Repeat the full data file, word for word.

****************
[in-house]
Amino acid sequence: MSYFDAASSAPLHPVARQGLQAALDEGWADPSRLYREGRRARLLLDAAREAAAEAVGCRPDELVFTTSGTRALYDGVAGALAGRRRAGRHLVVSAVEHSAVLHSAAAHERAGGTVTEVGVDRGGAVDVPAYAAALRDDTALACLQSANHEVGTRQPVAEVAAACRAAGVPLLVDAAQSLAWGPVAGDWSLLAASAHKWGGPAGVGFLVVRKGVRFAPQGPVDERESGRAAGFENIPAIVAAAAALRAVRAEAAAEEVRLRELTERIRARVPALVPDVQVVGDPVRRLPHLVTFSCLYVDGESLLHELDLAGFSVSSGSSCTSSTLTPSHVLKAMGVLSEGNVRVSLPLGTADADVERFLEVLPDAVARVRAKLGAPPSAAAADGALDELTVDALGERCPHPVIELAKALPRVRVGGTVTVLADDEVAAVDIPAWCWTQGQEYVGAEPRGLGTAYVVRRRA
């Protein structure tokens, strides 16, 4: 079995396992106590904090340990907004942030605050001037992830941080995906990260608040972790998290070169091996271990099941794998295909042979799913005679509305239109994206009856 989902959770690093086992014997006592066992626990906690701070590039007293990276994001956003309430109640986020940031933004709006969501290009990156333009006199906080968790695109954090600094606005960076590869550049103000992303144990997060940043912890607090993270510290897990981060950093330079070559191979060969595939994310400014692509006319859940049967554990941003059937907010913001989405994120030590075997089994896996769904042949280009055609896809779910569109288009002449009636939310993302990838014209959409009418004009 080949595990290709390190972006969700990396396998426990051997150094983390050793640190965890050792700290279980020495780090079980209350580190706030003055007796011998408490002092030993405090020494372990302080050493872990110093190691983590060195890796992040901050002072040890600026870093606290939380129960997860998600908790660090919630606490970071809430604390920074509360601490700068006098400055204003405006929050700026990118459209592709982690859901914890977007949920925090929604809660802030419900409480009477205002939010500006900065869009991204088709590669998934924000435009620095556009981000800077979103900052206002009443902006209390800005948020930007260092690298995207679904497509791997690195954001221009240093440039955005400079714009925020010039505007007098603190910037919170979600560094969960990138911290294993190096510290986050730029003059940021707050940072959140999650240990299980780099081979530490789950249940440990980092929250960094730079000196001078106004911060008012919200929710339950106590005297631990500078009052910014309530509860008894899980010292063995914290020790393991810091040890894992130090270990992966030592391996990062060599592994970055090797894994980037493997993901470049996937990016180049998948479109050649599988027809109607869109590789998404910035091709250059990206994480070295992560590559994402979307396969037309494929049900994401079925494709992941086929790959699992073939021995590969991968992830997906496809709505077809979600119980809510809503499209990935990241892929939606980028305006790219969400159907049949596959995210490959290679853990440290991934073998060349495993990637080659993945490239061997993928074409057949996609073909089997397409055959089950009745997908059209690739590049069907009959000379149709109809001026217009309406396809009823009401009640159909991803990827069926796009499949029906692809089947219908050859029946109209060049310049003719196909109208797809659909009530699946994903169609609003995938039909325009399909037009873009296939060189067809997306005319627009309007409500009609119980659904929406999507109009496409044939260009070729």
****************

[in-house]
Amino acid sequence: MSYFDAASSAPLHPVARQGLQAALDEGWADPSRLYREGRRARLLLDAAREAAAEAVGCRPDELVFTTSGTRALYDGVAGALAGRRRAGRHLVVSAVEHSAVLHSAAAHERAGGTVTEVGVDRGGAVDVPAYAAALRDDTALACLQSANHEVGTRQPVAEVAAACRAAGVPLLVDAAQSLAWGPVAGDWSLLAASAHKWGGPAGVGFLVVRKGVRFAPQGPVDERESGRAAGFENIPAIVAAAAALRAVRAEAAAEEVRLRELTERIRARVPALVPDVQVVGDPVRRLPHLVTFSCLYVDGESLLHELDLAGFSVSSGSSCTSSTLTPSHVLKAMGVLSEGNVRVSLPLGTADADVERFLEVLPDAVARVRAKLGAPPSAAAADGALDELTVDALGERCPHPVIELAKALPRVRVGGTVTVLADDEVAAVDIPAWCWTQGQEYVGAEPRGLGTAYVVRRRA
């Protein structure tokens, strides 16, 4: 079995396992106590904090340990907004942030605050001037992830941080995906990260608040972790998290070169091996271990099941794998295909042979799913005679509305239109994206009856 989902959770690093086992014997006592066992626990906690701070590039007293990276994001956003309430109640986020940031933004709006969501290009990156333009006199906080968790695109954090600094606005960076590869550049103000992303144990997060940043912890607090993270510290897990981060950093330079070559191979060969595939994310400014692509006319859940049967554990941003059937907010913001989405994120030590075997089994896996769904042949280009055609896809779910569109288009002449009636939310993302990838014209959409009418004009 080949595990290709390190972006969700990396396998426990051997150094983390050793640190965890050792700290279980020495780090079980209350580190706030003055007796011998408490002092030993405090020494372990302080050493872990110093190691983590060195890796992040901050002072040890600026870093606290939380129960997860998600908790660090919630606490970071809430604390920074509360601490700068006098400055204003405006929050700026990118459209592709982690859901914890977007949920925090929604809660802030419900409480009477205002939010500006900065869009991204088709590669998934924000435009620095556009981000800077979103900052206002009443902006209390800005948020930007260092690298995207679904497509791997690195954001221009240093440039955005400079714009925020010039505007007098603190910037919170979600560094969960990138911290294993190096510290986050730029003059940021707050940072959140999650240990299980780099081979530490789950249940440990980092929250960094730079000196001078106004911060008012919200929710339950106590005297631990500078009052910014309530509860008894899980010292063995914290020790393991810091040890894992130090270990992966030592391996990062060599592994970055090797894994980037493997993901470049996937990016180049998948479109050649599988027809109607869109590789998404910035091709250059990206994480070295992560590559994402979307396969037309494929049900994401079925494709992941086929790959699992073939021995590969991968992830997906496809709505077809979600119980809510809503499209990935990241892929939606980028305006790219969400159907049949596959995210490959290679853990440290991934073998060349495993990637080659993945490239061997993928074409057949996609073909089997397409055959089950009745997908059209690739590049069907009959000379149709109809001026217009309406396809009823009401009640159909991803990827069926796009499949029906692809089947219908050859029946109209060049310049003719196909109208797809659909009530699946994903169609609003995938039909325009399909037009873009296939060189067809997306005319627009309007409500009609119980659904929406999507109009496409044939260009070729």